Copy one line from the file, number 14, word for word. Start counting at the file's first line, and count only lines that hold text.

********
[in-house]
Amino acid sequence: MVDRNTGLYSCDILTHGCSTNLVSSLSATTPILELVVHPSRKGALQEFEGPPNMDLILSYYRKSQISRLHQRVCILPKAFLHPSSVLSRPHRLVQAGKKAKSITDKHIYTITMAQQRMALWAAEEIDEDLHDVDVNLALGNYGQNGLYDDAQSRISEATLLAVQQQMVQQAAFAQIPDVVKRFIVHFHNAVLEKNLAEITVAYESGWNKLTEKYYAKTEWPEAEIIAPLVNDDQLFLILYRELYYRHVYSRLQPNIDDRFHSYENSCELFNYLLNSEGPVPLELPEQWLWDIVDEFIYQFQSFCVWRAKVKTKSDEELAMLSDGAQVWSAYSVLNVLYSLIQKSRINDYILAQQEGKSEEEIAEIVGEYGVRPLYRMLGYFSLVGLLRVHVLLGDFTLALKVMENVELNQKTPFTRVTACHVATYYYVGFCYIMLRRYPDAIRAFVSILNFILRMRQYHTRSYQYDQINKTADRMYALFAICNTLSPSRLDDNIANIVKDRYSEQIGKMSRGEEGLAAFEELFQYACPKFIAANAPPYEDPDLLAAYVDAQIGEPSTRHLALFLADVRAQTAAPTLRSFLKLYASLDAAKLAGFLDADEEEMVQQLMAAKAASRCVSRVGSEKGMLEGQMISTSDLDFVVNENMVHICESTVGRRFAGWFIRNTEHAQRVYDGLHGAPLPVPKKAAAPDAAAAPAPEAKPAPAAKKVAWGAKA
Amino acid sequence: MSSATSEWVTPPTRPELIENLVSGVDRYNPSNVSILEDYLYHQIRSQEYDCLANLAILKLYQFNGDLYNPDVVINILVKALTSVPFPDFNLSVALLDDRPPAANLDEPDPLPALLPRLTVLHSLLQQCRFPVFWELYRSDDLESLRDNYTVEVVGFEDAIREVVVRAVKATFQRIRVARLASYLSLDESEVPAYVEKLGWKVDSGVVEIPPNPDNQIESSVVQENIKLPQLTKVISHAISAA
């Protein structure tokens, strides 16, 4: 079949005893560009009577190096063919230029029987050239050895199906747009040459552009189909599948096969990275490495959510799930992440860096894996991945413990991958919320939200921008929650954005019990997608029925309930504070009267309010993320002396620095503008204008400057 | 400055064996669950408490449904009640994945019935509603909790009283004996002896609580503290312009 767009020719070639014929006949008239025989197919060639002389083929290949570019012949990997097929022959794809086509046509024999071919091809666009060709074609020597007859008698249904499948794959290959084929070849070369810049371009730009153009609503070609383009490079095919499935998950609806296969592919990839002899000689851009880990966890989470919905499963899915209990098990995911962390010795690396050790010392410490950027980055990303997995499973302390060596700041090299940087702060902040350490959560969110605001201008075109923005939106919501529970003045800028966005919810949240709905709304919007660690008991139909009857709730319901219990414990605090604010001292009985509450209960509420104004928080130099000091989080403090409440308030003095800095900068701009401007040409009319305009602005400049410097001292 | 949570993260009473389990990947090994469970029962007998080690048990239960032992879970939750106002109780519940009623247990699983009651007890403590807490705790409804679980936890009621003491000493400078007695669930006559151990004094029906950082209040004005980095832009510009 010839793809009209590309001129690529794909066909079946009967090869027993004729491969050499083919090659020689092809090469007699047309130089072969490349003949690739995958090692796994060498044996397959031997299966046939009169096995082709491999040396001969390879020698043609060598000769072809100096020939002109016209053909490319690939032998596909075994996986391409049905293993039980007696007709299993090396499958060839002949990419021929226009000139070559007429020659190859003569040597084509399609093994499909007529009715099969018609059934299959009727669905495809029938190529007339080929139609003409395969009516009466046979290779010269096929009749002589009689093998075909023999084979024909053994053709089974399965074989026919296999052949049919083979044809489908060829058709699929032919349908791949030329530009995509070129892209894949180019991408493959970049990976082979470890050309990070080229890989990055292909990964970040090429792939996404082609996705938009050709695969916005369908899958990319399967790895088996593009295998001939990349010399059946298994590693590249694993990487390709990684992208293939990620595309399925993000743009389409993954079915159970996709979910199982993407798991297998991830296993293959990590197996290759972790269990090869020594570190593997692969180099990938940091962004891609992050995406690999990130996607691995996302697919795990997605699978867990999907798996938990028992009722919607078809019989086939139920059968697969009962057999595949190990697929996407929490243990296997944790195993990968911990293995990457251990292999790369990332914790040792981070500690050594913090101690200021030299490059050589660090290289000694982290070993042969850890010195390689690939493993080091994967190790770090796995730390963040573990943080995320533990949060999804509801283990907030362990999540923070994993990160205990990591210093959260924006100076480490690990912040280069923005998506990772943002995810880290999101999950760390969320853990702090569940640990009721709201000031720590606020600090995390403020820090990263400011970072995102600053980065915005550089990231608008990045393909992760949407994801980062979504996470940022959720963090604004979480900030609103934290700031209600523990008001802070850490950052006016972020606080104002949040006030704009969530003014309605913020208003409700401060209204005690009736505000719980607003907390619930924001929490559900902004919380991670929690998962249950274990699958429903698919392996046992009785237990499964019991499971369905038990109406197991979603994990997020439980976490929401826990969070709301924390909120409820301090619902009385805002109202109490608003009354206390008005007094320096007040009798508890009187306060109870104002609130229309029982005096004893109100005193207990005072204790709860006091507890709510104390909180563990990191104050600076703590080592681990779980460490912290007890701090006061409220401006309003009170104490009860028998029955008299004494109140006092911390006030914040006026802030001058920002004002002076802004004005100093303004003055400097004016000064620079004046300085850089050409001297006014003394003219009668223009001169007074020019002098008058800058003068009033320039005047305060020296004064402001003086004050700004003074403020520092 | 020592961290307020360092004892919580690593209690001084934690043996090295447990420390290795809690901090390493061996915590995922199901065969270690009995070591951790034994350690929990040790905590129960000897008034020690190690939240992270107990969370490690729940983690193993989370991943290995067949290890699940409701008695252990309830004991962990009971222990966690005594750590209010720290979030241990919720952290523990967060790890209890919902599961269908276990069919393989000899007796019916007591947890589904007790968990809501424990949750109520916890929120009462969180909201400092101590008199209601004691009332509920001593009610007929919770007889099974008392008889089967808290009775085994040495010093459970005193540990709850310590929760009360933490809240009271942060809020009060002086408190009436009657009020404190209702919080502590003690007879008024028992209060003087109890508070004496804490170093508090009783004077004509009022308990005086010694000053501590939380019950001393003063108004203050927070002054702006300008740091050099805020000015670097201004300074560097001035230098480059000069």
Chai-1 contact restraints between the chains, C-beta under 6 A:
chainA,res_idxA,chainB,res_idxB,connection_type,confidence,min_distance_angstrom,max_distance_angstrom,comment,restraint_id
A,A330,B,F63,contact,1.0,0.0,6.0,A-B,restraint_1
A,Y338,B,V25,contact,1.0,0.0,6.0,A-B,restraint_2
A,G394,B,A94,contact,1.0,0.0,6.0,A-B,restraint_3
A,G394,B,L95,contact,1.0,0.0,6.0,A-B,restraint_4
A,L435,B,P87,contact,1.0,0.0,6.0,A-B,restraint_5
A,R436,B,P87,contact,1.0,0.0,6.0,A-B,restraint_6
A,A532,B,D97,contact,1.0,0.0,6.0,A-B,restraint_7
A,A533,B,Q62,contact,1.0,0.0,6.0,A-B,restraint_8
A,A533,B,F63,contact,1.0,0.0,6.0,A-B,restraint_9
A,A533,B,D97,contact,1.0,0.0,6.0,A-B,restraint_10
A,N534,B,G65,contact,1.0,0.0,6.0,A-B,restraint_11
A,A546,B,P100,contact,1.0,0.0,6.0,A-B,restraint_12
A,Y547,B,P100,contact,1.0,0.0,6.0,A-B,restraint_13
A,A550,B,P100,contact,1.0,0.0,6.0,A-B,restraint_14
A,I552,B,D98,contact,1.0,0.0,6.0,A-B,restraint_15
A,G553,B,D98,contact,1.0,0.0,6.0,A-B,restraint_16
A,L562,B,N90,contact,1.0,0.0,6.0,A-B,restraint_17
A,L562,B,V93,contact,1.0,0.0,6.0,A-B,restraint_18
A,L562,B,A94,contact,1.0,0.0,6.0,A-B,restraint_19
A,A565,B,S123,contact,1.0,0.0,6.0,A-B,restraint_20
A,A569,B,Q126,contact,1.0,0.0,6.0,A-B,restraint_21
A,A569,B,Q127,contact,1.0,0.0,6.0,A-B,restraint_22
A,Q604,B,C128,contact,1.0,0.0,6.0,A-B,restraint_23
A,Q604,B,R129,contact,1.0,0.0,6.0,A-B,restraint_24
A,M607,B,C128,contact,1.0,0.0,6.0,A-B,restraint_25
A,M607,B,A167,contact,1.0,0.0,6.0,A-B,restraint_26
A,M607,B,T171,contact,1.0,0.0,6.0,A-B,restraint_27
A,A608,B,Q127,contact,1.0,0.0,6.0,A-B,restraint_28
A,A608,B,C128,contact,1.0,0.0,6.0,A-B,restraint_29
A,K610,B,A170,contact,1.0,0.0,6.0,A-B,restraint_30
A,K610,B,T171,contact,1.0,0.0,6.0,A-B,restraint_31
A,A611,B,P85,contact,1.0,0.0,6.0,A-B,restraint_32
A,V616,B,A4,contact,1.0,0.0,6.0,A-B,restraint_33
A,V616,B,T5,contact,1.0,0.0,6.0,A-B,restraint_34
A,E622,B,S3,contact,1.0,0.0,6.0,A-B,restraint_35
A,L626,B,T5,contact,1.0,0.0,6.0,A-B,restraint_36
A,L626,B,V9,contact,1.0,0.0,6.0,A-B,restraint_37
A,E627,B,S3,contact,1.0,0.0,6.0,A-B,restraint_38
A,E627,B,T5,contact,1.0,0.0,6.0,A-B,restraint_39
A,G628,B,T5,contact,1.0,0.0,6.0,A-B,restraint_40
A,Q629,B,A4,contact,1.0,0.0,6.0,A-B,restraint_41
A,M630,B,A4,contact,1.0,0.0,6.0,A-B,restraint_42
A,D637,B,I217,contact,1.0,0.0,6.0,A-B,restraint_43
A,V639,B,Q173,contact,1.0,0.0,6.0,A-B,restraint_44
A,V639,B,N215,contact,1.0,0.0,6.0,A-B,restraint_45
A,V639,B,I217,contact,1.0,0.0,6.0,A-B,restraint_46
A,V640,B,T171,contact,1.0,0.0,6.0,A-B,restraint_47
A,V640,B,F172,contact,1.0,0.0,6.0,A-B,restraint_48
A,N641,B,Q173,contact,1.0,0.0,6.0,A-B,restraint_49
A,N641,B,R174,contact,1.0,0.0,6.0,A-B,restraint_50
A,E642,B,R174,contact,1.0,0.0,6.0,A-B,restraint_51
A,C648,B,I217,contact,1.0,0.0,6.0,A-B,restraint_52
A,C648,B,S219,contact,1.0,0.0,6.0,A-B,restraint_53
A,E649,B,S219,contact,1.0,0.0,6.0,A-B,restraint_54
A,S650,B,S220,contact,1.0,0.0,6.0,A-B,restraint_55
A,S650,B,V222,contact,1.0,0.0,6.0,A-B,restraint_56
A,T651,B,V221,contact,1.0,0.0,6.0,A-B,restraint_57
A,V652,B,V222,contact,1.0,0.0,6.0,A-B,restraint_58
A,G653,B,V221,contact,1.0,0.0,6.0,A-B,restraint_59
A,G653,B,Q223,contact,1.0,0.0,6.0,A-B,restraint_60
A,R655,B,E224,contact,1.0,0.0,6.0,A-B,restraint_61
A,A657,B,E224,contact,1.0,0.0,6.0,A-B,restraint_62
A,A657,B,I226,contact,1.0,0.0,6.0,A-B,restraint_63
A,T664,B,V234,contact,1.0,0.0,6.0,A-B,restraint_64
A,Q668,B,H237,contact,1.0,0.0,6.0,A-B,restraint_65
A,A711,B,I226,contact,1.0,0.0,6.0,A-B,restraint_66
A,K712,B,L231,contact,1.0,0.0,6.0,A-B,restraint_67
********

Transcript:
A,A533,B,Q62,contact,1.0,0.0,6.0,A-B,restraint_8